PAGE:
X Garden materials
X Broken glass (Place in your blue bin)
X Food scraps. (Place in your green bin).
How you manage your recycling is just as important as what you recycle. We need to recycle right as contaminants in recycling and green organics bins can result in the entire contents of the collection truck going to landfill - resulting in additional disposal costs and undoing your effort in separating the waste to begin with.
Place all items loosely into the bin – do not contain items in plastic bags
Leave paper and cardboard loose and unbundled
Remove all lids from jars, bottles and plastic containers
Metal lids can be placed in a metal can - squash the can so the lids do not fall out
Plastic lids can be put in a plastic milk bottle and, once full, placed in the recycling bin
Empty and rinse recyclables (save water by using leftover dishwater)
- Some meat containers are made of rigid plastics and can be rinsed and recycled.
Not sure what goes where? Visit Which Bin and search for your suburb and what you want to recycle.
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Recyclable bottle, cans and metals
The following recycling depots accept and pay cash for recyclable bottles, cans and metals:
- Glen Osmond Recycling Centre – 389 Glen Osmond Rd, Glen Osmond. Phone 8379 1237
- Daws Road Recycling – 76 Daws Rd Edwardstown. Phone 8277 5588
- Magill Recycling & Salvage – 6 Nightingale Ave, Magill. Phone 8333 1033.
Organics (green or grey bin)
Your 240L organics bin (green or grey lid) is collected on the alternate week to your recycling bin.
Organics are recycled into mulch, compost, potting mix and top dressing soils.
What CAN go in your green or grey bin
If it grows, it can go in the organics bin.
✓ All food scraps, including meat, dairy, shellfish, citrus and takeaway leftovers
✓ Soiled pizza boxes, tea leaves and bags, coffee grounds
✓ Cut flowers
✓ Shredded or scraps of paper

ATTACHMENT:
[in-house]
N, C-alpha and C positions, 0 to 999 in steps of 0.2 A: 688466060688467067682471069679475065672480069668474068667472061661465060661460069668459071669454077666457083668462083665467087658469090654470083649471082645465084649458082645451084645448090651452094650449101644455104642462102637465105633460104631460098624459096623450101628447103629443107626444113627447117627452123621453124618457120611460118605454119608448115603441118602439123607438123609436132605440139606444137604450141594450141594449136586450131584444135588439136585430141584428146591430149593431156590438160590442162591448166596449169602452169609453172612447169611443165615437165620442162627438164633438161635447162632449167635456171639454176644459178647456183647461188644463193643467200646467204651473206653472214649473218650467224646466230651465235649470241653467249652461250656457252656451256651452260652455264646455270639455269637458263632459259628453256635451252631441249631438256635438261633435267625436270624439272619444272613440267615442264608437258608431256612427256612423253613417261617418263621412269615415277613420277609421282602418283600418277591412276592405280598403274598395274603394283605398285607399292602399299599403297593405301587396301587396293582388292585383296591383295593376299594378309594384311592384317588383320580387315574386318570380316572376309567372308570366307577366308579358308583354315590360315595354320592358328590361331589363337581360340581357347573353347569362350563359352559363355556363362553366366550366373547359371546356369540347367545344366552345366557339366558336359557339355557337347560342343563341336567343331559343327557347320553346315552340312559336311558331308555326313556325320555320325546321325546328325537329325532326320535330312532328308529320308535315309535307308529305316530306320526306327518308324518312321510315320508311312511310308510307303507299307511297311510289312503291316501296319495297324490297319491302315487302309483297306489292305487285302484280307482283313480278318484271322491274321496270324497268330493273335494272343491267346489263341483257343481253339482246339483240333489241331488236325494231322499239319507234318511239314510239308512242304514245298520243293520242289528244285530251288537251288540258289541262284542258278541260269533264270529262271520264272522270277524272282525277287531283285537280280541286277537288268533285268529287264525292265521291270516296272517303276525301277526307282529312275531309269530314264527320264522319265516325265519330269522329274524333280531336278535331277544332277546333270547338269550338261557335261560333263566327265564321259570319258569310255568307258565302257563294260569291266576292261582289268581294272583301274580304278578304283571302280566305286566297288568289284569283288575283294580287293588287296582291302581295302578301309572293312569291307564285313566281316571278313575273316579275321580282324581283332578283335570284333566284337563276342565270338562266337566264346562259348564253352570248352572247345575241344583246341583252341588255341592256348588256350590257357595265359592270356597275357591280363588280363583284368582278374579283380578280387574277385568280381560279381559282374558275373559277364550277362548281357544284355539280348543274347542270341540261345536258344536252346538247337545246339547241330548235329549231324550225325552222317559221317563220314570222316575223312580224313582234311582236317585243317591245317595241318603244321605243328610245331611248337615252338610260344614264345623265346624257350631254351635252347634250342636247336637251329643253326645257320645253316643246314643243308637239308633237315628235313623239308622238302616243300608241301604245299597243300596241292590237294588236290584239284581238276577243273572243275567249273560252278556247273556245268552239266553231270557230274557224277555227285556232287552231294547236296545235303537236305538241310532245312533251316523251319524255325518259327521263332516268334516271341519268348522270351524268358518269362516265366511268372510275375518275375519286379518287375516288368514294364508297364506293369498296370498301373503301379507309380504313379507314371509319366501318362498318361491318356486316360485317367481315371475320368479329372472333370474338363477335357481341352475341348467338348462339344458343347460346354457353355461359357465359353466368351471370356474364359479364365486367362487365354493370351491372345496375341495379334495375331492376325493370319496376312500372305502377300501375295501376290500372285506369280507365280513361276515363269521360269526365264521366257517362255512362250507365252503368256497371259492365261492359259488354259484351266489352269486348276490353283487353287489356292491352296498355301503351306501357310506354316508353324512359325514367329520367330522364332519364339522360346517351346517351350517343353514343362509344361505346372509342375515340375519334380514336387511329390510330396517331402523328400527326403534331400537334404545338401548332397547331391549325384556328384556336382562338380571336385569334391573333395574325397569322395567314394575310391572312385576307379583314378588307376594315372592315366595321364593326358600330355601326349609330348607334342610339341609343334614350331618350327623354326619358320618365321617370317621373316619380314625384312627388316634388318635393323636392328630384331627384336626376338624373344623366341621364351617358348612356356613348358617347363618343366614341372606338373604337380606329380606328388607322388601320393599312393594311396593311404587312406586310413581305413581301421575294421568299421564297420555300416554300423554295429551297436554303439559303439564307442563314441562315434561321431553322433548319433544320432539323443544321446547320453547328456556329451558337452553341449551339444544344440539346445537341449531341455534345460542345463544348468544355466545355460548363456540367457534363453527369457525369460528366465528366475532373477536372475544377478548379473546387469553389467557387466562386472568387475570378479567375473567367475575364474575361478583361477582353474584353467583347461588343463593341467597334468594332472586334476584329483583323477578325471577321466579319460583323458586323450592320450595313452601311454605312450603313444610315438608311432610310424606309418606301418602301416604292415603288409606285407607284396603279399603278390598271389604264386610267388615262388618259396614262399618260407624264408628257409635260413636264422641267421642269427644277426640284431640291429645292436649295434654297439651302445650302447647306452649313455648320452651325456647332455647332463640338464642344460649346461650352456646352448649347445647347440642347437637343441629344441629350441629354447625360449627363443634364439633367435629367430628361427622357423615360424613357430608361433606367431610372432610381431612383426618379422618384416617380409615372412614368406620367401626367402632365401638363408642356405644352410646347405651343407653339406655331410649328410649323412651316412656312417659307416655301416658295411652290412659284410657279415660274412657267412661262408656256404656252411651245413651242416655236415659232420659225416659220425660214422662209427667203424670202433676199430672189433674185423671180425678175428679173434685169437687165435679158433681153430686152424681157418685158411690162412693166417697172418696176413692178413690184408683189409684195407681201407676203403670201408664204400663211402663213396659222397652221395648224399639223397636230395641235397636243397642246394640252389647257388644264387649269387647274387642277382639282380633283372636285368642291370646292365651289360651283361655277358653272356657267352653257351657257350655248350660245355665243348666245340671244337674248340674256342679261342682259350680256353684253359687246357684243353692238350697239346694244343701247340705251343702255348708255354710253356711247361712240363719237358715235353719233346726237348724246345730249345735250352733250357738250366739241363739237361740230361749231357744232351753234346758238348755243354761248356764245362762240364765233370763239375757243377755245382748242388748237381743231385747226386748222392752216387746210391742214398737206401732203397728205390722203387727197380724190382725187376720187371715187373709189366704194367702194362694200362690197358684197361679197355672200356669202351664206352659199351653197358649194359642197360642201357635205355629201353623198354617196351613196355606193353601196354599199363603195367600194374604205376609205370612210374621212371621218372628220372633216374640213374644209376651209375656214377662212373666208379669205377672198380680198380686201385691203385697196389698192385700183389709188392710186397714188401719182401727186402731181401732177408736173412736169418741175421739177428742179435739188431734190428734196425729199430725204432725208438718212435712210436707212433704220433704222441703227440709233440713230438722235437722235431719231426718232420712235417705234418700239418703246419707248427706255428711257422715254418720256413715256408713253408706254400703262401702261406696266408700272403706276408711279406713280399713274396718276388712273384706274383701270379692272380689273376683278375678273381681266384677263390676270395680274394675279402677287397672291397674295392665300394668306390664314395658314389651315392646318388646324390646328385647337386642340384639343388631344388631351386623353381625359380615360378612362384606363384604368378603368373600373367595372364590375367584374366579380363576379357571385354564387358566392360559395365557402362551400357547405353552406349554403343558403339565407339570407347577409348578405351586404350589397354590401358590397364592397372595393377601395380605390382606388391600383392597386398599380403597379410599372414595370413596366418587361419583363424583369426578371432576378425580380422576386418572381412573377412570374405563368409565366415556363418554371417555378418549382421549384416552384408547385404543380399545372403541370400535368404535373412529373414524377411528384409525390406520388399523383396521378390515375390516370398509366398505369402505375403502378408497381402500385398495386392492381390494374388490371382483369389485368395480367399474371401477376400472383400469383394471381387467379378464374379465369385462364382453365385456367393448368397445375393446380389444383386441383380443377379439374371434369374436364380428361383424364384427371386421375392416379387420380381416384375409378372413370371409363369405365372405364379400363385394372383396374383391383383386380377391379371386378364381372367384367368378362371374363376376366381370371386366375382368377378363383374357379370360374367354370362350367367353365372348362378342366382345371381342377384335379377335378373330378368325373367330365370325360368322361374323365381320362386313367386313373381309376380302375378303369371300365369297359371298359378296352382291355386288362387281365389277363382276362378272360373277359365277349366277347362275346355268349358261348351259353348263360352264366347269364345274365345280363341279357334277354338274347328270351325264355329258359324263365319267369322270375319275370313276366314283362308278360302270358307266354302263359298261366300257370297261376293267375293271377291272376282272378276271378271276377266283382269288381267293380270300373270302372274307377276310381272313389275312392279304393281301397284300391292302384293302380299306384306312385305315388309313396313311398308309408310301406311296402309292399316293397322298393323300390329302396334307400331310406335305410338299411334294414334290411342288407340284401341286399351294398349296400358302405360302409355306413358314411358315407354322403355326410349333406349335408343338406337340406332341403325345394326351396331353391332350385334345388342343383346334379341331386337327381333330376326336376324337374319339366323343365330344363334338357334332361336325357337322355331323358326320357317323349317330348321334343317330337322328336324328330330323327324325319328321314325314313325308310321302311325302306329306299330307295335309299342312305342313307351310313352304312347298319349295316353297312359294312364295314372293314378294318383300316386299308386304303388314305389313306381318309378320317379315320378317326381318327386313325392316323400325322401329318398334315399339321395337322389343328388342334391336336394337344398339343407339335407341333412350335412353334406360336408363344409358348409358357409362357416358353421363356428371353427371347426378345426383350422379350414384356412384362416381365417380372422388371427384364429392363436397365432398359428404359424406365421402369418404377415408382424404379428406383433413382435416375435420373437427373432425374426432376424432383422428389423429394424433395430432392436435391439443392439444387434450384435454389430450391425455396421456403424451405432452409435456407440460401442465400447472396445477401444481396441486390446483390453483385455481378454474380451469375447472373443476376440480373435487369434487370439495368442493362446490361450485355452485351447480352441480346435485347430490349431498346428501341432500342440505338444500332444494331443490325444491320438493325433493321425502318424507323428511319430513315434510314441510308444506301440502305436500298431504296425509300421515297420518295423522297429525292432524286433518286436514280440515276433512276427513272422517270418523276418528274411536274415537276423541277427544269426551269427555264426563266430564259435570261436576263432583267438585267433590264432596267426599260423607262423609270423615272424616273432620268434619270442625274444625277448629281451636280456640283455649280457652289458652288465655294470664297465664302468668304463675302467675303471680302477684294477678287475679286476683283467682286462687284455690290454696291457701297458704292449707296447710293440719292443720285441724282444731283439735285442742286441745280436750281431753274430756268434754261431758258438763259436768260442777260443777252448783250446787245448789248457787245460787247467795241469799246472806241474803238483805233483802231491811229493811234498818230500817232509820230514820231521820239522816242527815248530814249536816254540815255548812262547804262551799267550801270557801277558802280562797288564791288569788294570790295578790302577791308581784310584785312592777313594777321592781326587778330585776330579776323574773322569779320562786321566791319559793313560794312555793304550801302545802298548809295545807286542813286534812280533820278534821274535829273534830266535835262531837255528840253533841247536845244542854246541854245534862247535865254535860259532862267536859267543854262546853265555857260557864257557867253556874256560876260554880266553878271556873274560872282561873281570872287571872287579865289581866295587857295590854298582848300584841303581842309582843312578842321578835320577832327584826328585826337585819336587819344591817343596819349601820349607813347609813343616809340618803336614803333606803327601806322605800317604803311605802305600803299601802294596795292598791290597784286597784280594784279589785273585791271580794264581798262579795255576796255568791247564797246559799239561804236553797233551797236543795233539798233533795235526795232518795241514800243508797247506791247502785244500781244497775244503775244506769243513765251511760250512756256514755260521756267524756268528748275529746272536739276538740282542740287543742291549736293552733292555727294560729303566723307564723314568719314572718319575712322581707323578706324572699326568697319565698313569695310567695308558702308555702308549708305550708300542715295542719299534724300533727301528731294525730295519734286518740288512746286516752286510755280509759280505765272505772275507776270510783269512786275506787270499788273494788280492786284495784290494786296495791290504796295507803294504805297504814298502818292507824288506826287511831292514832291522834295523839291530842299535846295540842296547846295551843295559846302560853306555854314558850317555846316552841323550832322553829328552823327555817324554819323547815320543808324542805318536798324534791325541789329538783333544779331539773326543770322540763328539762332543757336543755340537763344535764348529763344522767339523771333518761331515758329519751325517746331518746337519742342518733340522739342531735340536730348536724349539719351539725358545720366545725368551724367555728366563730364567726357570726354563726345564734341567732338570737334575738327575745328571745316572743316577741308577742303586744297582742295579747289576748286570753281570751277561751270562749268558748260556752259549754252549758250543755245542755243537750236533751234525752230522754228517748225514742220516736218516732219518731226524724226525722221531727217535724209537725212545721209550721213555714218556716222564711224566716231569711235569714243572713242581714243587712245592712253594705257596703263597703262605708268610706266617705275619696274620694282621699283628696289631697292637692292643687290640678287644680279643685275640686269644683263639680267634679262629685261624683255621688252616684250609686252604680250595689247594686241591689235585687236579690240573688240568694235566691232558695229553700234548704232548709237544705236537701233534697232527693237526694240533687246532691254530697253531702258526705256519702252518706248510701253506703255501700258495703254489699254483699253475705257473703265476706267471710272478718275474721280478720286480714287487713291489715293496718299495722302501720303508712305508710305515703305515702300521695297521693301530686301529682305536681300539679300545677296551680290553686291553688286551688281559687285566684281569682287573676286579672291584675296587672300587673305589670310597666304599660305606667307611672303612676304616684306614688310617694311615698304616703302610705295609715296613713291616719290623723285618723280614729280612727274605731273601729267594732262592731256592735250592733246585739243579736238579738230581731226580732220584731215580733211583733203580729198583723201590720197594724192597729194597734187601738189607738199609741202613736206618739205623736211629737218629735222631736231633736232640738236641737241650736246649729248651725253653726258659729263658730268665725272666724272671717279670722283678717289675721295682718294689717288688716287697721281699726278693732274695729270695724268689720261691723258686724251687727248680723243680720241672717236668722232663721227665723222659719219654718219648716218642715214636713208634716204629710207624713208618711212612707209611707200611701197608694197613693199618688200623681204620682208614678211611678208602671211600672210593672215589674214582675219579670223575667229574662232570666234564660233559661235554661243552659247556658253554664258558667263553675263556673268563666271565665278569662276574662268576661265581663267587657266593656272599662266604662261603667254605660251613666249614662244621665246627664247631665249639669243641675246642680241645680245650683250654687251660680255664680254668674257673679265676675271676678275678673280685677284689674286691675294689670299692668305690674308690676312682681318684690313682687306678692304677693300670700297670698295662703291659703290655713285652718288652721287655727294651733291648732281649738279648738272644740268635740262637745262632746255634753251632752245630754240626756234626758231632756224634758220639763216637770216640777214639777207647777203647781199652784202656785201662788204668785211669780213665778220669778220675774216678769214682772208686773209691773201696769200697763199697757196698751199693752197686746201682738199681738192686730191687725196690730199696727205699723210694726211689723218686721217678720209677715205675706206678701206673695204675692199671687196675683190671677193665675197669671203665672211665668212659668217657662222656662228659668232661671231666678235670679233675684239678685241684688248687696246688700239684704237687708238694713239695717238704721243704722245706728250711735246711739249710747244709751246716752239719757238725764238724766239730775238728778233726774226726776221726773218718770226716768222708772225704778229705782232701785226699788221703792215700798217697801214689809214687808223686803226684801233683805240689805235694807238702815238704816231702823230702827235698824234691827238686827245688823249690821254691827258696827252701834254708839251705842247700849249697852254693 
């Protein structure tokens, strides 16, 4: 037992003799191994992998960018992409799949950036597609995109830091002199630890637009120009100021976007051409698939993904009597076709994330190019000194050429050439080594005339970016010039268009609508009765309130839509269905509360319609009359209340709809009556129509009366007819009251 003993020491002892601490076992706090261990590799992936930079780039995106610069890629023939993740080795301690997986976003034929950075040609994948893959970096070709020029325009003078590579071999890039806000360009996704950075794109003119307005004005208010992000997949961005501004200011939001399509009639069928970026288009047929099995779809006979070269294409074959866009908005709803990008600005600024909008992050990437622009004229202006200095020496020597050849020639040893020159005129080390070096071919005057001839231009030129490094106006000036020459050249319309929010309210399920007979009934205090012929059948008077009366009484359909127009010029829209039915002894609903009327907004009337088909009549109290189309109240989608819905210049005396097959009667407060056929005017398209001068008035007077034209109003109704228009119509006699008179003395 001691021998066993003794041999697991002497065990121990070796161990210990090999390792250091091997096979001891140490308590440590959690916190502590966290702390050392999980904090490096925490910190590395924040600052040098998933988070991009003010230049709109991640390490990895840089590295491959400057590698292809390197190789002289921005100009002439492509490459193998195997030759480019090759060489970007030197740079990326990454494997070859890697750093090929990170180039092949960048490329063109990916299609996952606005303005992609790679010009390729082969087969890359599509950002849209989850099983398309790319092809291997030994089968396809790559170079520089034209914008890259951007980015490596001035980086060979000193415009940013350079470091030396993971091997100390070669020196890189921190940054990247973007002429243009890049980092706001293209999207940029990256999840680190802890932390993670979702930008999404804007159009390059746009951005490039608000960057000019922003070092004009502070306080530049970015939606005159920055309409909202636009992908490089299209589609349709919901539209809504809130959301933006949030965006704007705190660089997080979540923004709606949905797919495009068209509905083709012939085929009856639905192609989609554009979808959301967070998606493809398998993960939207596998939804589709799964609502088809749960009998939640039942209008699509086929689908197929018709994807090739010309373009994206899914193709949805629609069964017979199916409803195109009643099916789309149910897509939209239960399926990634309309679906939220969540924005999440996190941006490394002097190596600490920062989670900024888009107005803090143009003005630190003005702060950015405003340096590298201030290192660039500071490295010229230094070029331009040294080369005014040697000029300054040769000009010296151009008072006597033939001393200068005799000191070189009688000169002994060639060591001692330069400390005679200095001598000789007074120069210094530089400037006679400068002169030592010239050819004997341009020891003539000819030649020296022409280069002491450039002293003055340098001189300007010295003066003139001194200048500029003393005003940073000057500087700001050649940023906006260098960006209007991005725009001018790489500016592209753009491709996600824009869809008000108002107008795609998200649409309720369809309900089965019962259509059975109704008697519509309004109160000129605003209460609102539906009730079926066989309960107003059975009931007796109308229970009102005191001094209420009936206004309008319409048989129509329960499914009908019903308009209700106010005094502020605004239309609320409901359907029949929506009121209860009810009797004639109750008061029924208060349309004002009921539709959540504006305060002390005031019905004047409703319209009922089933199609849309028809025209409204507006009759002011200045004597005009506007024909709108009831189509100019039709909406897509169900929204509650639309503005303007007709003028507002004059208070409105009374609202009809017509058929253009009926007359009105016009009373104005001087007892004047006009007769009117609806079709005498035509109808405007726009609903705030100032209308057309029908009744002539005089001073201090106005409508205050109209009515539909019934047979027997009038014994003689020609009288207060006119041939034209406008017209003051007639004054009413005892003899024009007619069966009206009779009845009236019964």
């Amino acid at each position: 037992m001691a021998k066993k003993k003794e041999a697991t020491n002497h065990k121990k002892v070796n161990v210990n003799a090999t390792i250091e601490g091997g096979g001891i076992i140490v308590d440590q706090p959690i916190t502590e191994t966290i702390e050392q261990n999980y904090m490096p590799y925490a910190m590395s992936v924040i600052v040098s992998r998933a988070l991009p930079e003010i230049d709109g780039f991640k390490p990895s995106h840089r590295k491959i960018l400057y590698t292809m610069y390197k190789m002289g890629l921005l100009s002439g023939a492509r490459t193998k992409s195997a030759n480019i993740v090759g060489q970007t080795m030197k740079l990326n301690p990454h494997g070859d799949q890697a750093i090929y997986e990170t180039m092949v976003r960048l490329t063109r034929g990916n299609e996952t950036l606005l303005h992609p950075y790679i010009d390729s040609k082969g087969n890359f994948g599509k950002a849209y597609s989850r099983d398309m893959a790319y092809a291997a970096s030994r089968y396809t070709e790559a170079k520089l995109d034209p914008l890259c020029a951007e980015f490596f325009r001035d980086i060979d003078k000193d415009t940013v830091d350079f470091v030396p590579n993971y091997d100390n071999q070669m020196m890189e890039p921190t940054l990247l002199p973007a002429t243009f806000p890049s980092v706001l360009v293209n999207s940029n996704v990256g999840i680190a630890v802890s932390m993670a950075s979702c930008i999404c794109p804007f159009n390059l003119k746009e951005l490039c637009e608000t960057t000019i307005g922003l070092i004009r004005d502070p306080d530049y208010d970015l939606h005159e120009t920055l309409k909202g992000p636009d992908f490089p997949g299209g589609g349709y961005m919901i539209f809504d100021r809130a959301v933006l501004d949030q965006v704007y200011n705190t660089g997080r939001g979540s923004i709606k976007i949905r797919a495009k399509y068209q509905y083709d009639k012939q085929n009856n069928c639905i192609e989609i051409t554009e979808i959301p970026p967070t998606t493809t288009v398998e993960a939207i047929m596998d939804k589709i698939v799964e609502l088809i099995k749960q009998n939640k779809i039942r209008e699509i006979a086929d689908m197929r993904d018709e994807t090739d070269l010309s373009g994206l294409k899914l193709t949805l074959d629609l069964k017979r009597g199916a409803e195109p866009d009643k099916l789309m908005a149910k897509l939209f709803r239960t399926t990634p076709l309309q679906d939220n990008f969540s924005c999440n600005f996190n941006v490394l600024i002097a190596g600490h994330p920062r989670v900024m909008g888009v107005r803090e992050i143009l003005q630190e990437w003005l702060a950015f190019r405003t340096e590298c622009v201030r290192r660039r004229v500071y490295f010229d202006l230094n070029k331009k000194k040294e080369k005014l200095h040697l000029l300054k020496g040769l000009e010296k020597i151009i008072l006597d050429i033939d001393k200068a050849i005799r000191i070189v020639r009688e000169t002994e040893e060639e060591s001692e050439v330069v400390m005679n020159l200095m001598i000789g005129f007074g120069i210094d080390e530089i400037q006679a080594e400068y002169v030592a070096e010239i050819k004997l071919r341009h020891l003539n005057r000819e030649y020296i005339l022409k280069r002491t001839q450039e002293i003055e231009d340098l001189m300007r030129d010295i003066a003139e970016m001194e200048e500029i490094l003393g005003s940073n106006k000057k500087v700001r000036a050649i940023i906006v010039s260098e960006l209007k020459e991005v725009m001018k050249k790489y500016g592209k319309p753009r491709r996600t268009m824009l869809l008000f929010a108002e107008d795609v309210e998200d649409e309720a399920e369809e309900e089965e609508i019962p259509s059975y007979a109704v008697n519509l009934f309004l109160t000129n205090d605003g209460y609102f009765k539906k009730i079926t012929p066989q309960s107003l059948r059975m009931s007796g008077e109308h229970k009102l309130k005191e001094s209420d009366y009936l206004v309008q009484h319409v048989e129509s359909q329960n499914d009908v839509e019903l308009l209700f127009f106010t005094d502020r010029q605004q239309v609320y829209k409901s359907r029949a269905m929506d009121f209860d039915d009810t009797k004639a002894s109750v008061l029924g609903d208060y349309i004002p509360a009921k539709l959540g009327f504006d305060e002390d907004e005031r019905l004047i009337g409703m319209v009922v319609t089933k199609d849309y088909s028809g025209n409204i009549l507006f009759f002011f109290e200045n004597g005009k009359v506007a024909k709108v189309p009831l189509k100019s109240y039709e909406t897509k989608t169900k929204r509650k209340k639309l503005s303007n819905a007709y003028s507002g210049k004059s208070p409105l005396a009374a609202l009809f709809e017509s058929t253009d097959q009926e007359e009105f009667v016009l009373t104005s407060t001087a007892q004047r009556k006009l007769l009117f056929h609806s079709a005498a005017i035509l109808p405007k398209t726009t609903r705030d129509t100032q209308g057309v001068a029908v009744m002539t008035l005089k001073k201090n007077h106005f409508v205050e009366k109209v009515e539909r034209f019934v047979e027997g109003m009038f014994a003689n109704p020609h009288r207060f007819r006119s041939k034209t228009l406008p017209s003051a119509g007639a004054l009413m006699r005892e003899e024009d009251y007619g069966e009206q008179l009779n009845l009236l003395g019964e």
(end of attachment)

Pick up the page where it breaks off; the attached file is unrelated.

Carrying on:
✓ Pet waste
✓ Compostable food and beverage containers
✓ Compostable corn starch bags
✓ Tissues and paper towels
✓ Newsprint kitty litter (including their waste)
✓ Lawn clippings, garden pruning, twigs, leaves and weeds
✓ Small branches (max 15cm diameter x 60cm)
What CANNOT go in your green or grey bin
X Plastic or glass (of any kind)
X Gardening tools, hoses and empty plant pots and trays
X Bricks or building materials
X Painted or treated timber
X Soil, rocks or stones
X Ash (hot or cold).
Green organics tips
Place organic material in your bin loosely to avoid compaction
Only material that was once living can break down for compost and mulch
Plastic, glass and building materials etc are contaminants and a few contaminated bins can result in a whole truckload of organics being sent to landfill
Make your own compost for use on the garden (food scraps, small quantities of paper/cardboard and garden pruning can be used)
Worm farms turn kitchen scraps and garden materials into liquid fertiliser for the garden.
Not sure what goes where? Visit Which Bin and search for your suburb and what you want to dispose.
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Recycling food scraps
The organics bin is suitable for all food scraps including citrus, dairy, meat, seafood shells and bones.
Wrap food scraps in newspaper or paper towel to prevent spills before placing in the green organics bin.
To prevent odours, drain food scraps prior to wrapping.
Consider purchasing a Kitchen Caddy or similar container to contain food scraps in the kitchen, then wrap in newspaper, or empty straight into the organics bin.
Not sure what goes in which bin?
If you are unsure which bin to use, visit the Which bin website to work out which bin to use, or to find alternative methods of disposal.
Visit Which Bin